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The 2016 Summer Olympics have passed, and while the world watched its home country compete every day in events near and dear to our hearts, the people on the ground in Rio dealt with an issue most of us take for granted: clean water.


From reports of ‘super-bacteria’ to the very obvious issue of trash and debris, officials in Rio have been dealing with dirty water since the bid was awarded in 2009. Back then, city officials promised to improve the appearance of their water, as well as work to reduce the viral and bacterial contaminants.

While many Olympians have been quoted as saying the water ‘wasn’t a big deal,’ most of them took precautions while training over the past year. Building an immunity to the possible viruses was key, as well as good hygiene practices, as would befit anyone traveling in a foreign country.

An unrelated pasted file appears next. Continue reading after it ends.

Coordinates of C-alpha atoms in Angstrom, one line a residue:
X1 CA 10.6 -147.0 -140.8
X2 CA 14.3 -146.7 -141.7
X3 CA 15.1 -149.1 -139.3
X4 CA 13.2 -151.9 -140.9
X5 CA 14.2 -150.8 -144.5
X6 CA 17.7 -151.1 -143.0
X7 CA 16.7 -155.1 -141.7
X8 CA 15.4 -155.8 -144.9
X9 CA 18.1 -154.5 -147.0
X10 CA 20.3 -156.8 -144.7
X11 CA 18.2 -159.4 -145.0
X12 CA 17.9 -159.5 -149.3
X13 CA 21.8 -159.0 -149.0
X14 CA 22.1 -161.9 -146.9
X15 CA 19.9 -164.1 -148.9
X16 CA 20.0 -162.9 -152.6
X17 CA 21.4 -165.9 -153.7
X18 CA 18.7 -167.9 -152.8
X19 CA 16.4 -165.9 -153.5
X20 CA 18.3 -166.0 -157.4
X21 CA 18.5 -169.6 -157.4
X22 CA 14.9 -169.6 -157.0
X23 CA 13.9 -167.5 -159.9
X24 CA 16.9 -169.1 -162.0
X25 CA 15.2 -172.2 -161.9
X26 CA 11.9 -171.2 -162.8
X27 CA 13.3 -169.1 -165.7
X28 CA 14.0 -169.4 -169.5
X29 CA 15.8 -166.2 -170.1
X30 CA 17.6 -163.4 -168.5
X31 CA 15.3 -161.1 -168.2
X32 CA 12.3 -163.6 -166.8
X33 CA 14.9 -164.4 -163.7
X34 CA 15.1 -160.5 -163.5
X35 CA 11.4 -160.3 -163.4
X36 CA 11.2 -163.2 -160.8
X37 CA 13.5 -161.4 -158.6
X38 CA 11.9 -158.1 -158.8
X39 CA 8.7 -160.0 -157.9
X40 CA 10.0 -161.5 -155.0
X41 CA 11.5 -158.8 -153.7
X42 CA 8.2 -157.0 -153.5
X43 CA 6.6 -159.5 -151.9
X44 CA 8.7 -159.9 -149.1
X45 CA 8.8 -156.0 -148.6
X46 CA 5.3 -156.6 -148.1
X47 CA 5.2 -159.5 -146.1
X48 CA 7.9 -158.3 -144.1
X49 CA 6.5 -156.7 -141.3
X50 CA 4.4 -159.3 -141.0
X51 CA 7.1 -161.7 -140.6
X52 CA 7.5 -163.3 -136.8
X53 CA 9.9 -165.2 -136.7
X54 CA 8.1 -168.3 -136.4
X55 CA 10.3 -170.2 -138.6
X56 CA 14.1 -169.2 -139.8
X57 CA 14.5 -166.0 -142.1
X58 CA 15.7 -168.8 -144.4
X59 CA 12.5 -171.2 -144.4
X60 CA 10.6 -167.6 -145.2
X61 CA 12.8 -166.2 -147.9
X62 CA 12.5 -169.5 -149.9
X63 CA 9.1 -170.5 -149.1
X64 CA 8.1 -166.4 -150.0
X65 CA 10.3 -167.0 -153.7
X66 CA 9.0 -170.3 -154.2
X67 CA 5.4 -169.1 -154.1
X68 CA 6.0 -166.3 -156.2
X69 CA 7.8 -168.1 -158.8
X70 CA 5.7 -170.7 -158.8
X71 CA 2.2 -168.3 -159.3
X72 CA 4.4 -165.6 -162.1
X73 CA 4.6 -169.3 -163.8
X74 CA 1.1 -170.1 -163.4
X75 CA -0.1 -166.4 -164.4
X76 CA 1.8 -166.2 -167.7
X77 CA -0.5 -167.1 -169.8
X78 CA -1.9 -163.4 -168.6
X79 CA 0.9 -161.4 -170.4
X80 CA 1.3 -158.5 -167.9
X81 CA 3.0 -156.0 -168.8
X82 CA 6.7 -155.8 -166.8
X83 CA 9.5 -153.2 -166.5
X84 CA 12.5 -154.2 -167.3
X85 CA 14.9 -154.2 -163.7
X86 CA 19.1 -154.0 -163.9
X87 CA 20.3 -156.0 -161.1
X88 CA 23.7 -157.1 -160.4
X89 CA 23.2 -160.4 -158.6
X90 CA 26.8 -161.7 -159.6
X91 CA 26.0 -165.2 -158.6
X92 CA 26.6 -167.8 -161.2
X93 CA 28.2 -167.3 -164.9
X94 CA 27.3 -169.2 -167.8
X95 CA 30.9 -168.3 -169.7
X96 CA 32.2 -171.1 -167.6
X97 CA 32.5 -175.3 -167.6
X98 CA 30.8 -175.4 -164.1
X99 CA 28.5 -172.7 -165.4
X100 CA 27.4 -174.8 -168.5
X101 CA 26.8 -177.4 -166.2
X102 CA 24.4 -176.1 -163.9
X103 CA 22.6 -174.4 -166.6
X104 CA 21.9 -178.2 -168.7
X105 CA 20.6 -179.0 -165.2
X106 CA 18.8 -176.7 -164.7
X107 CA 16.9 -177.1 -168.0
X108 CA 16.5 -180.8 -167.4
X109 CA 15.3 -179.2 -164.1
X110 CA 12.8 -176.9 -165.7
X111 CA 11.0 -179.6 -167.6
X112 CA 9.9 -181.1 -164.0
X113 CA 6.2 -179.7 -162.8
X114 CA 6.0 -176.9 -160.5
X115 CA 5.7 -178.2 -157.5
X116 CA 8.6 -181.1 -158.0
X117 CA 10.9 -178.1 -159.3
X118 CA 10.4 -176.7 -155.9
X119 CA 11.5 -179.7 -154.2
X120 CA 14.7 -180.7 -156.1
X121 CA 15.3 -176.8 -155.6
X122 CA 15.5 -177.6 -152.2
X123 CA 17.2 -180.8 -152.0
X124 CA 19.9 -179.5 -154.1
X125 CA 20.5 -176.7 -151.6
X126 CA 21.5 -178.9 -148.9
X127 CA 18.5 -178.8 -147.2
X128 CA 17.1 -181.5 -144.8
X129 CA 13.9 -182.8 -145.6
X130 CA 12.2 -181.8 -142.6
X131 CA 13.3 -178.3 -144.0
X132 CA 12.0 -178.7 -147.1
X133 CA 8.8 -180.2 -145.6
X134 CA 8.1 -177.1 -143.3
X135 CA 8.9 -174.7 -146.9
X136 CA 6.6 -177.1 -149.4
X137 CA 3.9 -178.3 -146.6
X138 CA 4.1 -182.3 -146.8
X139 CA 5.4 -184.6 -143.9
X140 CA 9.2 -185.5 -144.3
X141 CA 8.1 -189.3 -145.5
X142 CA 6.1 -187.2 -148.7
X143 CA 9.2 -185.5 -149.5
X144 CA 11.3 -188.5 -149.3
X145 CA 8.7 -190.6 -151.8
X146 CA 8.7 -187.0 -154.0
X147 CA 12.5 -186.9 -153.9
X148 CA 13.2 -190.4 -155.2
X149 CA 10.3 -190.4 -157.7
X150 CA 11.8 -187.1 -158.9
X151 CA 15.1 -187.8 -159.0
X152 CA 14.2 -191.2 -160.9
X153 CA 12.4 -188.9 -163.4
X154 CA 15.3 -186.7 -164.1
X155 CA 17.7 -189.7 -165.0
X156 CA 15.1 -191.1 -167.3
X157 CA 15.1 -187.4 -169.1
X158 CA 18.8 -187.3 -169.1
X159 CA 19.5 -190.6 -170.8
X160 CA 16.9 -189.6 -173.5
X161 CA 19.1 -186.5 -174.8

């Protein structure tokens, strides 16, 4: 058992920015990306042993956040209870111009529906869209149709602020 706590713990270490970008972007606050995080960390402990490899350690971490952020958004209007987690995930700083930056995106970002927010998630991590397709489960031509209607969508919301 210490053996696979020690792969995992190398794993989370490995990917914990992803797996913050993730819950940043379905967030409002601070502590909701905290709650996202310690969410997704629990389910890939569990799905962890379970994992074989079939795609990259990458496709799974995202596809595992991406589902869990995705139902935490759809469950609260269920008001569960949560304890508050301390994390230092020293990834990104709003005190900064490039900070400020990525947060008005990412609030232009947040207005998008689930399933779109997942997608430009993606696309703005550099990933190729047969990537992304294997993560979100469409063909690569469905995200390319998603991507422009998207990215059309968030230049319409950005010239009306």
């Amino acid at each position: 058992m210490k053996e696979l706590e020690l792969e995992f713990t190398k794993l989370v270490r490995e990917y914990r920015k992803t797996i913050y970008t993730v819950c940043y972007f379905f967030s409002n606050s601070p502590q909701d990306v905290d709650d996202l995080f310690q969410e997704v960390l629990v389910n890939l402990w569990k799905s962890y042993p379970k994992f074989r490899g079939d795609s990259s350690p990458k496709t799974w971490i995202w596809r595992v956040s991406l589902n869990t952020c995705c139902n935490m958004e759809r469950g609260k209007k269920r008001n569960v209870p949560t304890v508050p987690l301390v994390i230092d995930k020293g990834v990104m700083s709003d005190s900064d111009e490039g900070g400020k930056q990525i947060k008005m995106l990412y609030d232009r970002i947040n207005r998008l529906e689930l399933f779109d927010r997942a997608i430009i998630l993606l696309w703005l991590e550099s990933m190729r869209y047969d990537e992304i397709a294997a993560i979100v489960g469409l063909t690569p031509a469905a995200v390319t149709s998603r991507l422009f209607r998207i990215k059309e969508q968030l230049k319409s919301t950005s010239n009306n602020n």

Guanabara bay polution

Guanabara bay polution

Despite the eyesore Rio’s waterways have presented to the tourists and media outlets that have flooded the city this month, there have been few reports of athletes falling ill. With the games over, the locals wonder if the water will ever reach the level of cleanliness that is safe for Rio’s residents.

Not that Georgia has succeeded in keeping all of our waterways clean, but we are fortunate enough to be able to paddle, kayak, or swim in local rivers without fear of serious contamination.



Hats off to Brazil for doing their best, with hopes for a cleaner future.